EGG HARBOR TOWNSHIP — Speed humps added to Marshall Drive in the Ballenger Woods development in early December have brought mixed reactions from drivers.
On the Facebook group page for Egg Harbor Township Area Happenings, a post by user Gregg Clerico drew numerous comments both for and against the traffic-slowing devices. Some people said drivers zip through the residential street far too fast, while others said speed bumps are unnecessary and possibly illegal.
Clerico said he agrees that cars need to slow down on Marshall Drive — but the humps are a hazard, he said.
“That road — no doubt it’s a speedway,” Clerico said. “But the speed bumps are as high as the curb."
He said he has seen cars bottoming out on the humps, and there are skid marks around them from drivers who fail to see them until the last minute.
The warning signs are very close to the humps, he said, so drivers have to slam on their breaks to stop, and there are no painted lines on the pavement marking them.
“Even people who live back there, they’re getting their cars beat up,” he said.
The style of hump the township used is perfectly legal, according to township business administrator Peter Miller.
“They’re called speed shelves or speed-calming devices. We don’t use the term speed hump anymore,” he said.
Signs warn drivers before they reach the obstruction, which is designed to be navigated at 15 miles an hour or slower. The posted speed limit on Marshall Drive is 25.
“If you’re going 15 miles per hour, it will not damage your vehicle. If you’re doing around 30 or 40, there’s a good chance you’re going to damage your vehicle,” Miller said.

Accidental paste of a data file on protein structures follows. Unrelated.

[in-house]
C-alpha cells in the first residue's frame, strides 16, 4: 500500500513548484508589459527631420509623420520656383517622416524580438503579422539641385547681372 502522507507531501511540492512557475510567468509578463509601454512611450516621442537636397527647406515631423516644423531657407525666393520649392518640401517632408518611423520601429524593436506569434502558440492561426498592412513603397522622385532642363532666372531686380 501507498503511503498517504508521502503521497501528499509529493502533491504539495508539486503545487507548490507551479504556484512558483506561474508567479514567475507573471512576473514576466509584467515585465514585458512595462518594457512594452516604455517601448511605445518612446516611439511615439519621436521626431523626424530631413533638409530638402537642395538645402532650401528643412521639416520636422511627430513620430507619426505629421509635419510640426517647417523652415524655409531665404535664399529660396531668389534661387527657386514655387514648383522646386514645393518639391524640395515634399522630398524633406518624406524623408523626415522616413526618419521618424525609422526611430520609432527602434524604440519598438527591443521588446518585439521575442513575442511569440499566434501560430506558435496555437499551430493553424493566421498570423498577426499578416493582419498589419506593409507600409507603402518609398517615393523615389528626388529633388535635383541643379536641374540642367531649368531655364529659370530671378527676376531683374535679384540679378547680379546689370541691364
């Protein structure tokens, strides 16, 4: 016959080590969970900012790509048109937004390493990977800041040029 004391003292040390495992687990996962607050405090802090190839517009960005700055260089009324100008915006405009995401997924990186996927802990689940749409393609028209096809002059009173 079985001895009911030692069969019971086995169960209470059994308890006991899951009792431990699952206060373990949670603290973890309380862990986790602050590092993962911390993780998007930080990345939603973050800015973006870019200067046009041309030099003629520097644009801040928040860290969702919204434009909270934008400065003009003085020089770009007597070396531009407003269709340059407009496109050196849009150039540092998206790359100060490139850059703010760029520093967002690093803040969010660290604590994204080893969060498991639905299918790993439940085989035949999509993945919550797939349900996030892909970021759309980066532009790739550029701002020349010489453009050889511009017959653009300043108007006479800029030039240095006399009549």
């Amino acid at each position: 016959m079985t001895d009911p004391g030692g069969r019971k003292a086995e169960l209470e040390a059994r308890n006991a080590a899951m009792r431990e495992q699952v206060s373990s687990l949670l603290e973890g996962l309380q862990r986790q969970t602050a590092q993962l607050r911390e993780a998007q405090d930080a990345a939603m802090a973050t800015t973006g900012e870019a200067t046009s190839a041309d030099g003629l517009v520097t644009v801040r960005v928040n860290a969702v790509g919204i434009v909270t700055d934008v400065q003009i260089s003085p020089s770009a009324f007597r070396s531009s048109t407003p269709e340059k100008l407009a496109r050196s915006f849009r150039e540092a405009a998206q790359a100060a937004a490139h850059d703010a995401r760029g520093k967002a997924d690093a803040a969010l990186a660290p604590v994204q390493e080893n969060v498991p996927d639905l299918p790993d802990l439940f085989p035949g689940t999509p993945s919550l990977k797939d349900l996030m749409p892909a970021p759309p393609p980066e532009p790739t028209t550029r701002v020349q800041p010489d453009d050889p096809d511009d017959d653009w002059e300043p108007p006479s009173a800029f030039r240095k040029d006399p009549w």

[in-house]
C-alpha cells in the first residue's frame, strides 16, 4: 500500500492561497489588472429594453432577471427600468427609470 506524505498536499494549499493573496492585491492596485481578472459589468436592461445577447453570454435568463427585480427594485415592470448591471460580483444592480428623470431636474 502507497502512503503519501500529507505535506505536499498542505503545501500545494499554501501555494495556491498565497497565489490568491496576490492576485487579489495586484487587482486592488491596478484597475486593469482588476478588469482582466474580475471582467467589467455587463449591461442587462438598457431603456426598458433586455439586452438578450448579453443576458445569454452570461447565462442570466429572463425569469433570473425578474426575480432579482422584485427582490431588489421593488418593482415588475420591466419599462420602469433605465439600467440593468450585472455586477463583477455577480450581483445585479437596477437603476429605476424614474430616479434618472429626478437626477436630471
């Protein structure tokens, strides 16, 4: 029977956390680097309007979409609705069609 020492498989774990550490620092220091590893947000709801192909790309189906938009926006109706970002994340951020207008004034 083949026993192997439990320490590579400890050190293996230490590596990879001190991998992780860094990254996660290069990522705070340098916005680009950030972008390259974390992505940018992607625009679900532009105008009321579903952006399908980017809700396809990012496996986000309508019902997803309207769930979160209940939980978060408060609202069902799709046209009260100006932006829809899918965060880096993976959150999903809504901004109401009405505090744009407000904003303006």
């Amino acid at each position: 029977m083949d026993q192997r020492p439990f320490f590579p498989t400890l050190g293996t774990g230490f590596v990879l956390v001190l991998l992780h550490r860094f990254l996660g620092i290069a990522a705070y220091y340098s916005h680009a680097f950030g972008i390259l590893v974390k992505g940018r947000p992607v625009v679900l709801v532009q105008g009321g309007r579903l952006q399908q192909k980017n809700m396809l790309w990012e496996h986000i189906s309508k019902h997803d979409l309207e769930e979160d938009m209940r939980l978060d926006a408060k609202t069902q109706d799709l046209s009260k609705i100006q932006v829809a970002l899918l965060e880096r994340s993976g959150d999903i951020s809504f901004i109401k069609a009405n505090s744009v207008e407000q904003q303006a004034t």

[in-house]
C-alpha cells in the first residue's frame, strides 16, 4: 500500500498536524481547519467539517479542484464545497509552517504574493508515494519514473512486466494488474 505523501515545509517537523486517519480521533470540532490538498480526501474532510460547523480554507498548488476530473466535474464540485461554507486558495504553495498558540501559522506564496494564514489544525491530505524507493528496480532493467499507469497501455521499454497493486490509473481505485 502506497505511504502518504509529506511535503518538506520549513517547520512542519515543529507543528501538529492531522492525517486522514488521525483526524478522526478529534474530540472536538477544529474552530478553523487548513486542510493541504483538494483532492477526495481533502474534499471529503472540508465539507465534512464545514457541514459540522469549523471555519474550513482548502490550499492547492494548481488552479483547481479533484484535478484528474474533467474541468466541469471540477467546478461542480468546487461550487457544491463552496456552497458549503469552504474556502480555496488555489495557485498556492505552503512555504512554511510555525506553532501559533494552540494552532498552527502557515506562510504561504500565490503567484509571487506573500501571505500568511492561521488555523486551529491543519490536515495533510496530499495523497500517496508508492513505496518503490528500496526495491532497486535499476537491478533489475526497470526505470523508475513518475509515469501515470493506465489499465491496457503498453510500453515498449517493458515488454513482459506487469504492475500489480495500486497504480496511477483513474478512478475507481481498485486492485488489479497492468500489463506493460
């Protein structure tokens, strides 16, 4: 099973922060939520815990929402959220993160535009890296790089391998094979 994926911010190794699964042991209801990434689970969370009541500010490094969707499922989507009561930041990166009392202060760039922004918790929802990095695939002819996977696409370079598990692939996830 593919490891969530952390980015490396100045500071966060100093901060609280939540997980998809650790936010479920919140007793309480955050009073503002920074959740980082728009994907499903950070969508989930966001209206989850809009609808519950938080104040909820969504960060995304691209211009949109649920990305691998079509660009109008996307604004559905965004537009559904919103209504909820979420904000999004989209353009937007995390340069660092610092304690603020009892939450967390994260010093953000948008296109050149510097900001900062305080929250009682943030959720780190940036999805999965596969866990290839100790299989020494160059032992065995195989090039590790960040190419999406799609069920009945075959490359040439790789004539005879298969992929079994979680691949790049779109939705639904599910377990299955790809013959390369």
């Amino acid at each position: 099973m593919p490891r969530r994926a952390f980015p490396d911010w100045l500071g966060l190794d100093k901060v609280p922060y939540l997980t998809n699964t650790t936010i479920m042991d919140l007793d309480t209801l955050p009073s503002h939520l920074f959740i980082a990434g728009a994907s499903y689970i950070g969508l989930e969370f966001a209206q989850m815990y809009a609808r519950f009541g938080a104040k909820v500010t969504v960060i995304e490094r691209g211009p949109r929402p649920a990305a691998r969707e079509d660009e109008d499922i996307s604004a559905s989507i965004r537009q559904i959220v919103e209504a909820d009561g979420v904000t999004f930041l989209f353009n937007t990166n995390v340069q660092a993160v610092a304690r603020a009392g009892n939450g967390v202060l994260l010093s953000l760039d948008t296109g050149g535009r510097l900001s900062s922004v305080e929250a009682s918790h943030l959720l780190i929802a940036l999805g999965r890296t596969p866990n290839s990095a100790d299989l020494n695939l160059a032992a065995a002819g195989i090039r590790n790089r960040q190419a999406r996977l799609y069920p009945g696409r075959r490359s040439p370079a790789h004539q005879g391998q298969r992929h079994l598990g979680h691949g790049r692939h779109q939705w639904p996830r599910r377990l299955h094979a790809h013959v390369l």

He said in an interview that the speed humps were installed at the request of residents in the neighborhood. He said Township Committee approved the project after a study by the township engineer and the Police Department concluded they could reduce speeding and improve safety.
Five speed humps were installed the length of Marshall Drive. On a recent snowy Saturday, several cars slowed down while going over the humps on the snow-covered road, and at least one driver slammed on the breaks just before reaching the hump. The warning sign says not to go more than 10 mph over the hump.
The township cannot install that sort of traffic calming device on roads where the posted speed limit is over 30, according to Miller and state Department of Transportation guidelines.
So far the township has heard a few complaints about the obstructions, Miller said, but he has received more thanks from people who live in the neighborhood.
Marshall Drive runs from English Creek Avenue to Zion Road through a residential neighborhood lined with single-family homes on either side.
According to Miller, in 2016 police surveyed traffic speeds after neighbors asked for the township to install traffic-slowing devices, and found that cars were cutting through the street at speeds above the posted limit. The department worked with the township engineer on a recommendation.
A different style of speed bump or speed hump has indeed been disallowed by the state, Miller said.
DOT guidelines say a municipality may install traffic-calming measures, which can also include narrow areas of the road or rumble strips. The municipality can install them without state approval in slow-speed areas if the road is entirely within its borders, but there are detailed requirements for signs and road markings informing drivers of the obstruction.
While many people use the terms speed bump and speed hump interchangeably, in engineering literature, a speed bump is a narrow, sometimes steeper obstruction, while a speed hump is wider. Speed bumps are no longer placed on public streets, but are sometimes used on private property.
According to Miller, neighbors in other areas have asked for speed humps to be installed, including in the Anchorage Point development near Longport, but those roads failed to meet the state criteria, he said.